The respiratory effects of cannabis dependence in young adults.

Published

Journal Article

AIM: To evaluate the relationship between cannabis dependence and respiratory symptoms and lung function in young adults, while controlling for the effects of tobacco smoking. SETTING AND PARTICIPANTS: Nine hundred and forty-three young adults from a birth cohort of 1037 subjects born in Dunedin, New Zealand in 1972/1973 were studied at age 21. MEASUREMENTS: Standardized respiratory symptom questionnaires were administered. Spirometry and methacholine challenge tests were undertaken. Cannabis dependence was determined using DSM-III-R criteria. Descriptive analyses and comparisons between cannabis-dependent, tobacco-smoking and non-smoking groups were undertaken. Adjusted odds ratios for respiratory symptoms, lung function and airway hyper-responsiveness (PC20) were measured. FINDINGS: Ninety-one subjects (9.7%) were cannabis-dependent and 264 (28.1%) were current tobacco smokers. After controlling for tobacco use, respiratory symptoms associated with cannabis dependence included: wheezing apart from colds, exercise-induced shortness of breath, nocturnal wakening with chest tightness and early morning sputum production. These were increased by 61%, 65%, 72% (all p < 0.05) and 144% (p < 0.01) respectively, compared to non-tobacco smokers. The frequency of respiratory symptoms in cannabis-dependent subjects was similar to tobacco smokers of 1-10 cigarettes/day. The proportion of cannabis-dependent study members with an FEV1/FVC ratio of < 80% was 36% compared to 20% for non-smokers (p = 0.04). These outcomes occurred independently of co-existing bronchial asthma. CONCLUSION: Significant respiratory symptoms and changes in spirometry occur in cannabis-dependent individuals at age 21 years, even although the cannabis smoking history is of relatively short duration.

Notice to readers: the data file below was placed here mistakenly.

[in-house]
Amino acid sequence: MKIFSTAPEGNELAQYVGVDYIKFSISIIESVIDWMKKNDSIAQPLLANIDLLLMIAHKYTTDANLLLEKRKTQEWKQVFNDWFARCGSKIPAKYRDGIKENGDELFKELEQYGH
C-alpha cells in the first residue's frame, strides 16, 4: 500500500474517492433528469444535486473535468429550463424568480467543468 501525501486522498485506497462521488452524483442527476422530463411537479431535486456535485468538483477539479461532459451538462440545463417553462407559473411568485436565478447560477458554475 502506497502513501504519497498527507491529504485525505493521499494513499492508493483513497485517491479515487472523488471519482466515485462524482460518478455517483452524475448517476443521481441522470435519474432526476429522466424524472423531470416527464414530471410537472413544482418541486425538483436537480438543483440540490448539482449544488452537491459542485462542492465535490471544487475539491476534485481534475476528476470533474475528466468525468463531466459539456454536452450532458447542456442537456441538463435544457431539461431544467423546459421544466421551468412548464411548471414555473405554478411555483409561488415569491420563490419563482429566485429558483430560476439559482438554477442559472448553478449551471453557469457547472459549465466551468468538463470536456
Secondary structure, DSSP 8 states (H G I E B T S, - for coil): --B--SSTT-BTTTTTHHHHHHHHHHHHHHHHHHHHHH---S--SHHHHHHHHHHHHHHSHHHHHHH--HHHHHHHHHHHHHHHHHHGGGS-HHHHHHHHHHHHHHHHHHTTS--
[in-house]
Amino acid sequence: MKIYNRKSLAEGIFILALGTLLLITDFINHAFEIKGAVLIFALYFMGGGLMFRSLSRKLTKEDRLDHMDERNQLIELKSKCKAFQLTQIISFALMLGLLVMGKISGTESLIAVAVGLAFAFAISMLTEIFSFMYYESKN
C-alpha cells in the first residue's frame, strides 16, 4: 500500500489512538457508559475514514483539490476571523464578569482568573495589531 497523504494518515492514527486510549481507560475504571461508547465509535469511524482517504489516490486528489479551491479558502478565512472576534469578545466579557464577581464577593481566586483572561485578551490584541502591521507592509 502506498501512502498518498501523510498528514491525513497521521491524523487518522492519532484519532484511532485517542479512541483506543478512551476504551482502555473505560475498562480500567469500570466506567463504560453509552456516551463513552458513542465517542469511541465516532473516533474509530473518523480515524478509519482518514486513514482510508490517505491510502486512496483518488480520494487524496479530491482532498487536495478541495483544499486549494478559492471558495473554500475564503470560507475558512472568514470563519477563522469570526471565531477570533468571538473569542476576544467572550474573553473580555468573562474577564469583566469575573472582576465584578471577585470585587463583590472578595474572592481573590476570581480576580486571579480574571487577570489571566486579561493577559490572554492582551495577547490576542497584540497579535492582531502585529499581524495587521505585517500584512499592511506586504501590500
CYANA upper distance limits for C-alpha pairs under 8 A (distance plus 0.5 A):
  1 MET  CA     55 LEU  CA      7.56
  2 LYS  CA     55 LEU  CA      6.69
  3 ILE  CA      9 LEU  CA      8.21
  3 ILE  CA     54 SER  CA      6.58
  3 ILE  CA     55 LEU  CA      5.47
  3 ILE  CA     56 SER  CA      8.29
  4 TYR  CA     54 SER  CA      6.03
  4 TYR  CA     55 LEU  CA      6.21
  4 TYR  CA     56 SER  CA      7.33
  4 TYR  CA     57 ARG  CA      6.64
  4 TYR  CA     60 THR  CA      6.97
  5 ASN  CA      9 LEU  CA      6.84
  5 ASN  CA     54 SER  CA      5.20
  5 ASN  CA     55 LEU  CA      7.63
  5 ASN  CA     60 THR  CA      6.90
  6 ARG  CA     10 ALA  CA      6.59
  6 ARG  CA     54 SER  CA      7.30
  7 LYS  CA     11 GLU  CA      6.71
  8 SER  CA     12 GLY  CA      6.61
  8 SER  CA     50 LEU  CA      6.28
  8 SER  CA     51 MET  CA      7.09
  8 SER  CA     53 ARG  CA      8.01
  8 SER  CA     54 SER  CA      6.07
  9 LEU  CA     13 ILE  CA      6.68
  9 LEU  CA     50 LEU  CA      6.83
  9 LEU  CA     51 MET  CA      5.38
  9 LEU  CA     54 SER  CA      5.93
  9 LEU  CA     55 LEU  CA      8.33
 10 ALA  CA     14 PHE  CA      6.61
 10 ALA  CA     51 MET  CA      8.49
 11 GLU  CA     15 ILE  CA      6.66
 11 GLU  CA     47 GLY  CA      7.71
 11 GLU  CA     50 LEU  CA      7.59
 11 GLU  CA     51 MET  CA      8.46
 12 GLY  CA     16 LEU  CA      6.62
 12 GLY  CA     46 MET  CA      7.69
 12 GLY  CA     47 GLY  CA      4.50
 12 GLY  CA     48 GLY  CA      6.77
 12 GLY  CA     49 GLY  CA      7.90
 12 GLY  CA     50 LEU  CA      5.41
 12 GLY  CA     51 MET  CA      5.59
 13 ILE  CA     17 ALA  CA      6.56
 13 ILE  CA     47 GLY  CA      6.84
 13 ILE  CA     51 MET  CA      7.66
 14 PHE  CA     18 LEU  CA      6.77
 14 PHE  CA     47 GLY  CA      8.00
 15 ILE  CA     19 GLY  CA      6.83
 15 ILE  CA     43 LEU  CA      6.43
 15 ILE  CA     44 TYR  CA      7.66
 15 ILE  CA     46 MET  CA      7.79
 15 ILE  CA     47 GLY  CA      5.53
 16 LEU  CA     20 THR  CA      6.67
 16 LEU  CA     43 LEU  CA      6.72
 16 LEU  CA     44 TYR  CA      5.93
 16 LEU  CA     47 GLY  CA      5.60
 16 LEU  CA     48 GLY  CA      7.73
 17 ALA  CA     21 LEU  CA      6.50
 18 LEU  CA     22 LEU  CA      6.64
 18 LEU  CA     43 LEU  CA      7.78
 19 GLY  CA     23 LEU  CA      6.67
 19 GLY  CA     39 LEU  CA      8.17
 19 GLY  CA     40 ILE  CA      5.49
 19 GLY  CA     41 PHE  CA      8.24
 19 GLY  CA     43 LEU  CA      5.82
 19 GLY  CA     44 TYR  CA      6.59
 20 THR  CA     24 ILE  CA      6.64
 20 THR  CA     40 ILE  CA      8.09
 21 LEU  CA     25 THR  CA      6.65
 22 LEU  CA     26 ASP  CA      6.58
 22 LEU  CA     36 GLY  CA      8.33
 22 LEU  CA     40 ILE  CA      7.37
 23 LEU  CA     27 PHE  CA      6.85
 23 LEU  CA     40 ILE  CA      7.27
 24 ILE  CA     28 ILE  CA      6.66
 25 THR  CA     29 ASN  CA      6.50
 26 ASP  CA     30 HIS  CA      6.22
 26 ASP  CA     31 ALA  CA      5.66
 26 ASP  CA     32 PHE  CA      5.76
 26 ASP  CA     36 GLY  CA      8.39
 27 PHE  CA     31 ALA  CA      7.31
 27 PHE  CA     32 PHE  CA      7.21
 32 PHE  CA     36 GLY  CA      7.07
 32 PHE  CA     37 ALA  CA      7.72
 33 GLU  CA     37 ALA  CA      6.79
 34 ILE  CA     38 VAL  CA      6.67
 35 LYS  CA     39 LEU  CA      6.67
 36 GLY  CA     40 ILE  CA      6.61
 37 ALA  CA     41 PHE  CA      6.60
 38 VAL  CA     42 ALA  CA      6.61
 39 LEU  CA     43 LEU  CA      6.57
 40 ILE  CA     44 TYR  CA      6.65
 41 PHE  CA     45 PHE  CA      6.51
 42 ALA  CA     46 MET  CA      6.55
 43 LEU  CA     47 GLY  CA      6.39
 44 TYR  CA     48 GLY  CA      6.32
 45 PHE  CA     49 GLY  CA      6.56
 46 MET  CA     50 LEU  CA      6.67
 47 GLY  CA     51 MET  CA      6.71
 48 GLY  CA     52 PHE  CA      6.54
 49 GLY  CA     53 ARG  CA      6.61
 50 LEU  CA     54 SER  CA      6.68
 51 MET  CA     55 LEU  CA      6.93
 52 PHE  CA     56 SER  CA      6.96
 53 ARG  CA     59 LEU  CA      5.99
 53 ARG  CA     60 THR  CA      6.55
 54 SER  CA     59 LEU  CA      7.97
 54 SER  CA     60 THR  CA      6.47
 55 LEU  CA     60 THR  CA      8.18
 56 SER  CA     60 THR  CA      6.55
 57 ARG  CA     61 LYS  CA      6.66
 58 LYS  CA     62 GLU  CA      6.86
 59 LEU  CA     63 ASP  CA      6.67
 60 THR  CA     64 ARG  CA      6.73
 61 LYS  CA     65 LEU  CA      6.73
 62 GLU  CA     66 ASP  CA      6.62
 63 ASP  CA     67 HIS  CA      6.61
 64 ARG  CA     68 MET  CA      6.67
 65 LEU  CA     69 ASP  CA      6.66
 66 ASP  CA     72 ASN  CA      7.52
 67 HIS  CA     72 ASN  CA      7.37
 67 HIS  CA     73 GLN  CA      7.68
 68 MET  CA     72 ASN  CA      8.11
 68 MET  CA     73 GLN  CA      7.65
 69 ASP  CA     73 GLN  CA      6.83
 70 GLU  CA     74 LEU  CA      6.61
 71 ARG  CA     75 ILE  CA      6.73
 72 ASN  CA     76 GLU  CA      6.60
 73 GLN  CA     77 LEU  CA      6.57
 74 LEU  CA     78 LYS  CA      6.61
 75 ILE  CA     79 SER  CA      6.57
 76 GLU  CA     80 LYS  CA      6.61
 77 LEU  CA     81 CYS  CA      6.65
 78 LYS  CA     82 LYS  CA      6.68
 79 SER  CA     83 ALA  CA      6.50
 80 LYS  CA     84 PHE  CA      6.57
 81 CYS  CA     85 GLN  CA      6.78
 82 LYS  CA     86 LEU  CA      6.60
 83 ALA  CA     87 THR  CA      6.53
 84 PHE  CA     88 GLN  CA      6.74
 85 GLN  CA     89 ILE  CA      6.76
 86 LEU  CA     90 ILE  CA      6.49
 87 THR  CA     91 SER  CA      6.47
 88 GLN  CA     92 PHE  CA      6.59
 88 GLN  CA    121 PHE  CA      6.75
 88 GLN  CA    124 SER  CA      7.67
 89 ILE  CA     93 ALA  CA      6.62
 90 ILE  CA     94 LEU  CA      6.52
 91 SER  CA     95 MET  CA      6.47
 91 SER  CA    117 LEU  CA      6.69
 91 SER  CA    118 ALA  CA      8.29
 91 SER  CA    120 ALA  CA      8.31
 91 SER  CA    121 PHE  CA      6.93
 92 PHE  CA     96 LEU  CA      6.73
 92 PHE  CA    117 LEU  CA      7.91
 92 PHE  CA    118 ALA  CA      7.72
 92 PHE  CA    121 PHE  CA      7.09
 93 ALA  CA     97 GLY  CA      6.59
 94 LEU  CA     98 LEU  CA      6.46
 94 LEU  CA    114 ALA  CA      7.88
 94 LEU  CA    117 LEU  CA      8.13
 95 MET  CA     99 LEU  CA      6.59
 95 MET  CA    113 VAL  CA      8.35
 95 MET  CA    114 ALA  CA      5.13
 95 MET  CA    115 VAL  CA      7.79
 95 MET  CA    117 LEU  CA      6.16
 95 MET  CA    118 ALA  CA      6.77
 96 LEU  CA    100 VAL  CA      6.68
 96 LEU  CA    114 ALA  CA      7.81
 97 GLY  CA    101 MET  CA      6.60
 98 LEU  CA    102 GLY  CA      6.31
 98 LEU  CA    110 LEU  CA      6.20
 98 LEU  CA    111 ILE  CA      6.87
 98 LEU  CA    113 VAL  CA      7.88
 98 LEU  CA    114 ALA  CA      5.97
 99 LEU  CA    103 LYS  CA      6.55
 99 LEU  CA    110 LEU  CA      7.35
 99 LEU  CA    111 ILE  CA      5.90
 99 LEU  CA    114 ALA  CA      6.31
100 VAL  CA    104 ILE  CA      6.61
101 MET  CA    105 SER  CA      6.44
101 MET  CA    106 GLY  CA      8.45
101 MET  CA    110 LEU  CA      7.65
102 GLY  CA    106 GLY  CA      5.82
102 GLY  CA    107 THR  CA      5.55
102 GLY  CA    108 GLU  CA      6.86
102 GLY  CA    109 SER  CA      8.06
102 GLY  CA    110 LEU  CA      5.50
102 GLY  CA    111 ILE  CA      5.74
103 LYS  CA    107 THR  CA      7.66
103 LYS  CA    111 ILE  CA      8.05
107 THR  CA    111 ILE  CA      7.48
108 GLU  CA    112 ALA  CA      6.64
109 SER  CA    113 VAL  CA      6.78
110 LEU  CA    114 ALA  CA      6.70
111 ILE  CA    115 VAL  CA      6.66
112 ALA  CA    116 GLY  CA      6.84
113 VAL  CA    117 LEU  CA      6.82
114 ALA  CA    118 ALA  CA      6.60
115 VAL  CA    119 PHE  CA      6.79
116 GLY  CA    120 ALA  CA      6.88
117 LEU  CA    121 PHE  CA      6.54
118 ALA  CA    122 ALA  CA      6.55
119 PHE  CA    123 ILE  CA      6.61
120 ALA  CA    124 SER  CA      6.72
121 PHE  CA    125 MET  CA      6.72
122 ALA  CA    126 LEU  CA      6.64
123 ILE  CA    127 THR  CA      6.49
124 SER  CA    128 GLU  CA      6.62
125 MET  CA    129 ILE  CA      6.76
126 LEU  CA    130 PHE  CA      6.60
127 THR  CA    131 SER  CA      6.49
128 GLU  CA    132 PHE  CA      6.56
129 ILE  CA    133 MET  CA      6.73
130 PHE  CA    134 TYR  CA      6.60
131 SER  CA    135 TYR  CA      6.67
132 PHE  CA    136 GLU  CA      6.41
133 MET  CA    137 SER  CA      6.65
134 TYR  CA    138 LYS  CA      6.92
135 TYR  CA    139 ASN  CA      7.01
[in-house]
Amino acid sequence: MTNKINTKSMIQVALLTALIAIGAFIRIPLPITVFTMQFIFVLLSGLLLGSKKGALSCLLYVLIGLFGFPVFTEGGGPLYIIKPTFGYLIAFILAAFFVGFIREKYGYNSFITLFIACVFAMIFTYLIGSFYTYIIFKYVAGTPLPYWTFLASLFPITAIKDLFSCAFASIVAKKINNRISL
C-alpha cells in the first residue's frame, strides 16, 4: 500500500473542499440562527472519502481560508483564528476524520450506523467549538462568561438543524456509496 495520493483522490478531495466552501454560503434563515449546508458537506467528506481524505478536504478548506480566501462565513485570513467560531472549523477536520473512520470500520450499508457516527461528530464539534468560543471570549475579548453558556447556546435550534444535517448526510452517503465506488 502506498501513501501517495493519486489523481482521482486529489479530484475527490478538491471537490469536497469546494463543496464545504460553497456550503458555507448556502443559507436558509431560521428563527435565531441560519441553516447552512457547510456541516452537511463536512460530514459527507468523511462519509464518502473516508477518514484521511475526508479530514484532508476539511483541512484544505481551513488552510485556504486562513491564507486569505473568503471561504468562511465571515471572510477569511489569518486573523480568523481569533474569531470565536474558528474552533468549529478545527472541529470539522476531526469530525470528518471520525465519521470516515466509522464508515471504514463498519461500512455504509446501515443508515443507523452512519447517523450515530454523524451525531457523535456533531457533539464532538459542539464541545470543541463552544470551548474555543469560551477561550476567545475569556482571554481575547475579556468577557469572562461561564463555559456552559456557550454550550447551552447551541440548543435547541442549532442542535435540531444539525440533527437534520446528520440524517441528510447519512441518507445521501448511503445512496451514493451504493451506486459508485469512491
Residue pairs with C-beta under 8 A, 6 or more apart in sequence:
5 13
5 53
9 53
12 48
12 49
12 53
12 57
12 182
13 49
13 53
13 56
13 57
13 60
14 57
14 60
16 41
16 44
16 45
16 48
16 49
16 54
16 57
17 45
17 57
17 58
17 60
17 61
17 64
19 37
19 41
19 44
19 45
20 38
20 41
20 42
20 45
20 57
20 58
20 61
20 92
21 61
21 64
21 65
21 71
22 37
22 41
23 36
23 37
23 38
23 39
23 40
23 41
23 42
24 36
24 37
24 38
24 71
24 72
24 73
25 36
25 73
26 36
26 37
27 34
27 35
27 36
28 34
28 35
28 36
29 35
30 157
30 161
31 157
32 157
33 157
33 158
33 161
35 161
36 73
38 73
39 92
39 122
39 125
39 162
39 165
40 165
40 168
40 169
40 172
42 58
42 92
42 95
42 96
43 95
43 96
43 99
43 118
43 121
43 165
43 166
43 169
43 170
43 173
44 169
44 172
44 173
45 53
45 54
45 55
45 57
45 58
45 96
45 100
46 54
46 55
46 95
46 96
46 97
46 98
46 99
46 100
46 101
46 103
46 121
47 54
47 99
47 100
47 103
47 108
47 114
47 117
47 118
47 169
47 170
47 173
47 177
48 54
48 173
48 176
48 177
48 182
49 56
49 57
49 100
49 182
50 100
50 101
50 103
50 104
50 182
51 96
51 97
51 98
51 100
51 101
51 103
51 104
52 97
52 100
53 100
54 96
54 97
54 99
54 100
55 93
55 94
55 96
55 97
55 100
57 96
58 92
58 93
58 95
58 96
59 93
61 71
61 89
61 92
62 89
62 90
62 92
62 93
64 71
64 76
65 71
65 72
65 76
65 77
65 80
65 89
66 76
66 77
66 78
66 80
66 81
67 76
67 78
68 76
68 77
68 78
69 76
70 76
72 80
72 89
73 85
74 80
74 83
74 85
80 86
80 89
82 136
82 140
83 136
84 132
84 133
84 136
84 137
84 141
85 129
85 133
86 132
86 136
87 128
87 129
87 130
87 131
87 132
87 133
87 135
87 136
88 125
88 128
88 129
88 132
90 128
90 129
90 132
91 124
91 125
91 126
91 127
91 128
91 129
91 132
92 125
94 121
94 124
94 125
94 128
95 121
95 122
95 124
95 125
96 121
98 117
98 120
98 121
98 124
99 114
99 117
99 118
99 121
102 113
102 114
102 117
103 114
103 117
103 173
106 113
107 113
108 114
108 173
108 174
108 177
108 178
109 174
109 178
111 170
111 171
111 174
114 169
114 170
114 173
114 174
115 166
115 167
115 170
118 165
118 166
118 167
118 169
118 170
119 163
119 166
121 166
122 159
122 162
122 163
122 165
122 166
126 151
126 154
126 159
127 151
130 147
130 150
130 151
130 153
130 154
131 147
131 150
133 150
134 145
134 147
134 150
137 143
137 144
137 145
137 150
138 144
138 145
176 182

Full Text

Duke Authors

Cited Authors

  • Taylor, DR; Poulton, R; Moffitt, TE; Ramankutty, P; Sears, MR

Published Date

  • November 2000

Published In

Volume / Issue

  • 95 / 11

Start / End Page

  • 1669 - 1677

PubMed ID

  • 11219370

Pubmed Central ID

  • 11219370

Electronic International Standard Serial Number (EISSN)

  • 1360-0443

International Standard Serial Number (ISSN)

  • 0965-2140

Digital Object Identifier (DOI)

  • 10.1046/j.1360-0443.2000.951116697.x

Language

  • eng